Saturday, May 25

Man Who Stormed Capitol as Princeton Student Gets 2-Month Prison Term

A 22-year-old New Jersey man was sentenced to two months in prison on Wednesday for taking part, as a Princeton University student, in the storming of the U.S. Capitol on Jan. 6, 2021, by a mob loyal to former President Donald J. Trump.

The man, Larry F. Giberson Jr., pleaded guilty in July to civil disorder, a felony, after federal prosecutors charged him with that crime and several misdemeanors, according to court records. At the riot, according to a federal agent’s affidavit, Mr. Giberson cheered on others as they used weapons and pepper spray to attack the police officers guarding a tunnel and tried, unsuccessfully, to start a chant of “Drag them out!” among other actions.

The misdemeanors were dismissed as part of Mr. Giberson’s plea agreement, court records show. He was also sentenced to six months of supervised release under home detention.

Larry GibersonCredit…via FBI

Before being sentenced, Mr. Giberson, of Manahawkin, N.J., expressed remorse in court for what he called his “careless and thoughtless actions,” The Associated Press reported.

“I don’t believe my defining moment was there on the Lower West Terrace,” he said, referring to the section of the Capitol he had entered, according to The A.P. “Instead, I believe my defining moment is now, standing before you.”

He was sentenced by Judge Carl J. Nichols of U.S. District Court in Washington, D.C., who was appointed to the federal bench by Mr. Trump. Judge Nichols called Mr. Giberson’s actions “reprehensible” and said the two-month sentence was “something of a break,” The A.P. reported.

“I do believe that his expressions of remorse, generally and then again today, are candid and truthful,” the judge said. “That’s important to me.”

The maximum sentence for civil disorder is five years. Prosecutors had argued in court filings for a prison term of 11 months to be followed by three years of supervised release. The office declined to comment on Mr. Giberson’s sentence.

Charles Burnham, Mr. Giberson’s lawyer, had sought a sentence that did not include prison time or supervised release. Mr. Burnham did not immediately respond to a request for comment.

Mr. Giberson graduated from Princeton in May, Mr. Burnham wrote in a court filing. The Daily Princetonian, a student newspaper, reported in July that Mr. Giberson had earned a bachelor’s degree in politics and certificates in values and public life and French.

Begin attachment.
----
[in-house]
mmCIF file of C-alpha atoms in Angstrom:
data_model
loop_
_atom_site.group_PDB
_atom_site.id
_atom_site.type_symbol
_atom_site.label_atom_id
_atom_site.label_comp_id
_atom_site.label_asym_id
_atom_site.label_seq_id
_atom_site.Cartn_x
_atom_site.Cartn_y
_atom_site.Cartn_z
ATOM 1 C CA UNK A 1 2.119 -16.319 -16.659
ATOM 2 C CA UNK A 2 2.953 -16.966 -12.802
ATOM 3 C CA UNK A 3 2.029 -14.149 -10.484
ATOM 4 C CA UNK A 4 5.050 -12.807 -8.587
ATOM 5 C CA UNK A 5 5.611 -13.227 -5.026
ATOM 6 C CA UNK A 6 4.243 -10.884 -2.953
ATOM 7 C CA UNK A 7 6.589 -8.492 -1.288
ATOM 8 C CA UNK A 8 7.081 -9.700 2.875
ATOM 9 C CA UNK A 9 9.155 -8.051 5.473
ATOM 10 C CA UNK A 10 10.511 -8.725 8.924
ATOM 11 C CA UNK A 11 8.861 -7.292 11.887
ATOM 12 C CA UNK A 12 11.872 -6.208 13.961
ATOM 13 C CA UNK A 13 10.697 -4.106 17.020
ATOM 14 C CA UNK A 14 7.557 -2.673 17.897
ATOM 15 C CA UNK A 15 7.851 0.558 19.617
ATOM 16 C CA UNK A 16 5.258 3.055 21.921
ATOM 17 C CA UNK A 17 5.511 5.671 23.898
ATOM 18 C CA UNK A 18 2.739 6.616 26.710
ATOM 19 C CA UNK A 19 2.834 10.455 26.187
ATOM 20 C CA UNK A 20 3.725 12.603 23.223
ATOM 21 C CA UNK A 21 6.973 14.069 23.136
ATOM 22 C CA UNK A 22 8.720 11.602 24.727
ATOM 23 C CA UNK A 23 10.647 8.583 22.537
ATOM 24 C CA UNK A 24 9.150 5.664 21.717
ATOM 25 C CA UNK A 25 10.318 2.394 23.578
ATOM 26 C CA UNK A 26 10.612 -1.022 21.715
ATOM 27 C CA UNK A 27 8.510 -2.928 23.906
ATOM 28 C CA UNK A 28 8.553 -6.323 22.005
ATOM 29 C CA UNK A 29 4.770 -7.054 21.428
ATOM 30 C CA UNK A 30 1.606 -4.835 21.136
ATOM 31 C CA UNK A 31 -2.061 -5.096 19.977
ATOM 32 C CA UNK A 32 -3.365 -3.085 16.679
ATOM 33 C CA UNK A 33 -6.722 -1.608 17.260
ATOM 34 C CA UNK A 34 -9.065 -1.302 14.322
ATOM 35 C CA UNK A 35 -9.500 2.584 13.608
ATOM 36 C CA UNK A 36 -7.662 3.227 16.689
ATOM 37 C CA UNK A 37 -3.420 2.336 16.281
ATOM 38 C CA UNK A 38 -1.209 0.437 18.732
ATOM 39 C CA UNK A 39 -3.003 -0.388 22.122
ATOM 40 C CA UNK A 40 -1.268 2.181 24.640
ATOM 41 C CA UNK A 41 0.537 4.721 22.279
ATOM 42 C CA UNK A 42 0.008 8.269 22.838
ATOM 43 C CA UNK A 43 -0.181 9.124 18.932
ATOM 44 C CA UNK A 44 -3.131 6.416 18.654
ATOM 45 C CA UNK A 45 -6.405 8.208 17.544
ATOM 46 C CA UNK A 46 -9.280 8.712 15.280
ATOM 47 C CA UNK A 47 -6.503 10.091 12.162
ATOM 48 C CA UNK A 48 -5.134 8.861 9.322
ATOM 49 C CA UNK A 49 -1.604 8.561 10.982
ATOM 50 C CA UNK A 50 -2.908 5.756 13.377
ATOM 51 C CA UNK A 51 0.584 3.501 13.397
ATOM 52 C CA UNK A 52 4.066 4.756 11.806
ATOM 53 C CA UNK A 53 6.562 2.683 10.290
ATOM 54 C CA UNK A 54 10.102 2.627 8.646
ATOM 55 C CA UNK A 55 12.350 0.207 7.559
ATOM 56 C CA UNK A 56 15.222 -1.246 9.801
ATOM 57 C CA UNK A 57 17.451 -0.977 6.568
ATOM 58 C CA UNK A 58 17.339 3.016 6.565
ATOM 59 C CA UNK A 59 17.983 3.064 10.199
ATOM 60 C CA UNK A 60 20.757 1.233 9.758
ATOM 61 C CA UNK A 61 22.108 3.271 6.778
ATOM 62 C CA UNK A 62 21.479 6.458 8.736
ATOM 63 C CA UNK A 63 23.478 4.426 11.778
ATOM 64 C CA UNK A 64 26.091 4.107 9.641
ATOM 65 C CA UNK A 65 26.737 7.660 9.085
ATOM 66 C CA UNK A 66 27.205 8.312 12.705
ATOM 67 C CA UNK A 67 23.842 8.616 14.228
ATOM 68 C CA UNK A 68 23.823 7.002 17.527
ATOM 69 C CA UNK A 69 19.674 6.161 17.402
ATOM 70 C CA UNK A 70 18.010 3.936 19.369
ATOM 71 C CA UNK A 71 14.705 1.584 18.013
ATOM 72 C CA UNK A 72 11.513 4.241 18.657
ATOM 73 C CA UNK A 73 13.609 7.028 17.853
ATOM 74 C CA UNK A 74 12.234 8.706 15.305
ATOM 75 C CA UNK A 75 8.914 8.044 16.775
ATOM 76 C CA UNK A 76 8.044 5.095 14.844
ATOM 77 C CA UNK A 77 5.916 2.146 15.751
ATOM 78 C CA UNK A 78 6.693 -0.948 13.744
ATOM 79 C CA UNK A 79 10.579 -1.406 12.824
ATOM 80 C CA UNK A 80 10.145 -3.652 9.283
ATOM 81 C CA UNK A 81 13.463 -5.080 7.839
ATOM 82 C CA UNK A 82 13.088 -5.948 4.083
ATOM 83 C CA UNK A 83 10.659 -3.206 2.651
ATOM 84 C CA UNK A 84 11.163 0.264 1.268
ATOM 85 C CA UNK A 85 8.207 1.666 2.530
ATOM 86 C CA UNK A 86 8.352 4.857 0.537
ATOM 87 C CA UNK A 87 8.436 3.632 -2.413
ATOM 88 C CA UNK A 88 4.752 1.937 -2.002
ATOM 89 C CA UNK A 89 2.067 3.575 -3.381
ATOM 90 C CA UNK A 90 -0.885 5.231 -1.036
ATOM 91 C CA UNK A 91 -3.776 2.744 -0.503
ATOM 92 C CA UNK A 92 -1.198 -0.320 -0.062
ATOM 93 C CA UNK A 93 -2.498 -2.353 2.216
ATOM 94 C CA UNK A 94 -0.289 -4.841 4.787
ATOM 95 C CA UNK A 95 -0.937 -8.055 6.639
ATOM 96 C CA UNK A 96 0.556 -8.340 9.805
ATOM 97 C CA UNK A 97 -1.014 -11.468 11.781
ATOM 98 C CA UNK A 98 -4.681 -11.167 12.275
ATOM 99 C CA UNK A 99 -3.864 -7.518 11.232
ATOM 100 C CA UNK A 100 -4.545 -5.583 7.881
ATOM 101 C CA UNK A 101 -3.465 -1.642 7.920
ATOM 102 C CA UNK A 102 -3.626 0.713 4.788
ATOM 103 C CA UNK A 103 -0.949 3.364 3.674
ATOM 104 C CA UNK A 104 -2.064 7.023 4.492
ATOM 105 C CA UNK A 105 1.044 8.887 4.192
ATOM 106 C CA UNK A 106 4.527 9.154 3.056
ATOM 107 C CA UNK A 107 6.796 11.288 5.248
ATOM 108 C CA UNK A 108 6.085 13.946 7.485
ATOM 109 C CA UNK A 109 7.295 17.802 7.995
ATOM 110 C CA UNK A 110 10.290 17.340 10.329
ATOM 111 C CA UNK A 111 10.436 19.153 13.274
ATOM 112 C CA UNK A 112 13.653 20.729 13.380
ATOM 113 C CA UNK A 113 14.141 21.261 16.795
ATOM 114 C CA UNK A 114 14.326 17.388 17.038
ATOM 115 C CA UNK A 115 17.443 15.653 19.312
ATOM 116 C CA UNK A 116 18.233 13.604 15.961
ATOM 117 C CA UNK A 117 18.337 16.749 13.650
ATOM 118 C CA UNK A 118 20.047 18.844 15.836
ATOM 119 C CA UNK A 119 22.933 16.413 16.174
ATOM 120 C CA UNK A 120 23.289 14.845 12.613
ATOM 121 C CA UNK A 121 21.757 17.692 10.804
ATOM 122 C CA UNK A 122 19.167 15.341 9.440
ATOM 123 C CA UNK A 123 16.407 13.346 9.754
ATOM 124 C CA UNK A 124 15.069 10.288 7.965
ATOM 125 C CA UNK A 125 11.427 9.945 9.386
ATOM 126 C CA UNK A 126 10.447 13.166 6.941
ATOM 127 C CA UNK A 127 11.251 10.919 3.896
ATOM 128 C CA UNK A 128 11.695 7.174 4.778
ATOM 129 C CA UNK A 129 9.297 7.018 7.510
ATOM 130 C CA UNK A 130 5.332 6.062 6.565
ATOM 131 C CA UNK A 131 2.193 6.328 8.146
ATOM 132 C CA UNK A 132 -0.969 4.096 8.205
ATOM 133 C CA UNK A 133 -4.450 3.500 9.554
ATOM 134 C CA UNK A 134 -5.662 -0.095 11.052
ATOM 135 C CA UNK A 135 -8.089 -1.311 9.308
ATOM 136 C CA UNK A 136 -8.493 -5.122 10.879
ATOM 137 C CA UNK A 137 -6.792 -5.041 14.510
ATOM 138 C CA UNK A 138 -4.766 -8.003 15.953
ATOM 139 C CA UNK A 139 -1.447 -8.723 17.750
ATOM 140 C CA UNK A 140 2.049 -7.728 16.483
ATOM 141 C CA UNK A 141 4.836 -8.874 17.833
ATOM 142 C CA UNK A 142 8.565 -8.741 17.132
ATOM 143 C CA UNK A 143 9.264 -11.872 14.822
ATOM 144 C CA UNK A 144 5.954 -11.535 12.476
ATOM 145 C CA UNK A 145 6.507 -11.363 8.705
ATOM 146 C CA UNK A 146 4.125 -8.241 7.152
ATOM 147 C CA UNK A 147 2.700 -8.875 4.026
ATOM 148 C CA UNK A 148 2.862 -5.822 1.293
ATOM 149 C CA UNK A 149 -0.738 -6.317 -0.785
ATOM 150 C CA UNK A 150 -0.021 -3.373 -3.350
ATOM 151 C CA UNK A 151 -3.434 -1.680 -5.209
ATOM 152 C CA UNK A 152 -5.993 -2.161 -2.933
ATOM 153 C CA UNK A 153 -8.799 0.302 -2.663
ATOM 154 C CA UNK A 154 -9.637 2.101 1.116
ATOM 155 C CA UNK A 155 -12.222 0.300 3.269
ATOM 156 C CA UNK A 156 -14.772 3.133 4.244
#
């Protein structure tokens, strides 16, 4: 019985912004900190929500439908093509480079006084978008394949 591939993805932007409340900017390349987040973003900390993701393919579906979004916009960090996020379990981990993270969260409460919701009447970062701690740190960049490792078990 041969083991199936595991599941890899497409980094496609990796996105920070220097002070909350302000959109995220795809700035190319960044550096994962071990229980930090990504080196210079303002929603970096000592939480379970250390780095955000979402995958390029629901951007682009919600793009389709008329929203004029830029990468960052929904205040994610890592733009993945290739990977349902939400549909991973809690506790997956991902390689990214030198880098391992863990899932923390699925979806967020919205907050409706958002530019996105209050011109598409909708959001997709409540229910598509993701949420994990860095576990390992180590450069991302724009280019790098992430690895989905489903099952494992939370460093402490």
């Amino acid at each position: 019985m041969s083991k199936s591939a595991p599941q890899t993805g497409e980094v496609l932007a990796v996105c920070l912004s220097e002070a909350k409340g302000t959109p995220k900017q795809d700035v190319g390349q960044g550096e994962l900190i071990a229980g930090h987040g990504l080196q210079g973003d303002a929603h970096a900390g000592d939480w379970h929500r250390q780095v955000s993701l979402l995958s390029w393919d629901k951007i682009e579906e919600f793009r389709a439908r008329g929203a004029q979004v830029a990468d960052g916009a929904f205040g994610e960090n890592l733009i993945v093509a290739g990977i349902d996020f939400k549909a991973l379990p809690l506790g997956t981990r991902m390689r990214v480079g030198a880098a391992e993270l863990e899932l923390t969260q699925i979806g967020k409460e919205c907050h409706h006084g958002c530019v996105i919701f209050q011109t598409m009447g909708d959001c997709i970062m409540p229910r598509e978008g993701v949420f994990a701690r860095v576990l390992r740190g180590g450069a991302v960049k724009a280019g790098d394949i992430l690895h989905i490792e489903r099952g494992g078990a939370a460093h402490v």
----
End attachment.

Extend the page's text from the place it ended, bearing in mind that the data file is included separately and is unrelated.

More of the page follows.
It is unclear whether Princeton took any action against Mr. Giberson as a result of his arrest. A university spokesman did not respond to an email inquiry on Wednesday.

Mr. Giberson is one of more than 1,100 people who have been charged with crimes stemming from the Capitol riot amid an investigation that is continuing, according to the Justice Department. More than 400 have been charged with assaulting or impeding law enforcement authorities.

He was among a group of rioters who pushed against a phalanx of officers defending the Capitol at a tunnel entrance on the Lower West Terrace, according to an affidavit filed by a federal agent. With Mr. Giberson at the front of the crowd, one officer was briefly crushed between the rioters and the tunnel doors, the affidavit says.

Mr. Giberson had traveled to Washington with his mother for the “Stop the Steal” rally that day after seeing Mr. Trump’s social media post urging his supporters to descend on the city to protest Congress’s imminent certification of President Biden as the winner of the 2020 election, court records show.

Mr. Burnham, Mr. Giberson’s lawyer, wrote in a court filing that his client had not been motivated to come to Washington because of “membership in radical groups” or a belief in “online conspiracy theories.”

Rather, Mr. Burnham wrote, Mr. Giberson had “studied the issues surrounding the 2020 election and concluded that state actors had interfered with the electoral process in unconstitutional ways.”

Mr. Giberson and his mother became separated after making their way to the Capitol from the rally, court records show. After entering the tunnel and joining the push against the officers, he waved other rioters in and joined a second round of shoving against the officers, the federal agent’s affidavit says.

Mr. Giberson could be seen in publicly available video footage wearing a blue “Make America Great Again” cap on his head and a Trump flag around his neck and climbing toward the tunnel entrance, the affidavit says.

Federal investigators matched a photo of Mr. Giberson from the day of the riot with images posted on social media and the Princeton website, as well as with photos from his high school, the affidavit says. He was arrested in March.

There is no record of his mother’s having been charged in connection with the Capitol riot.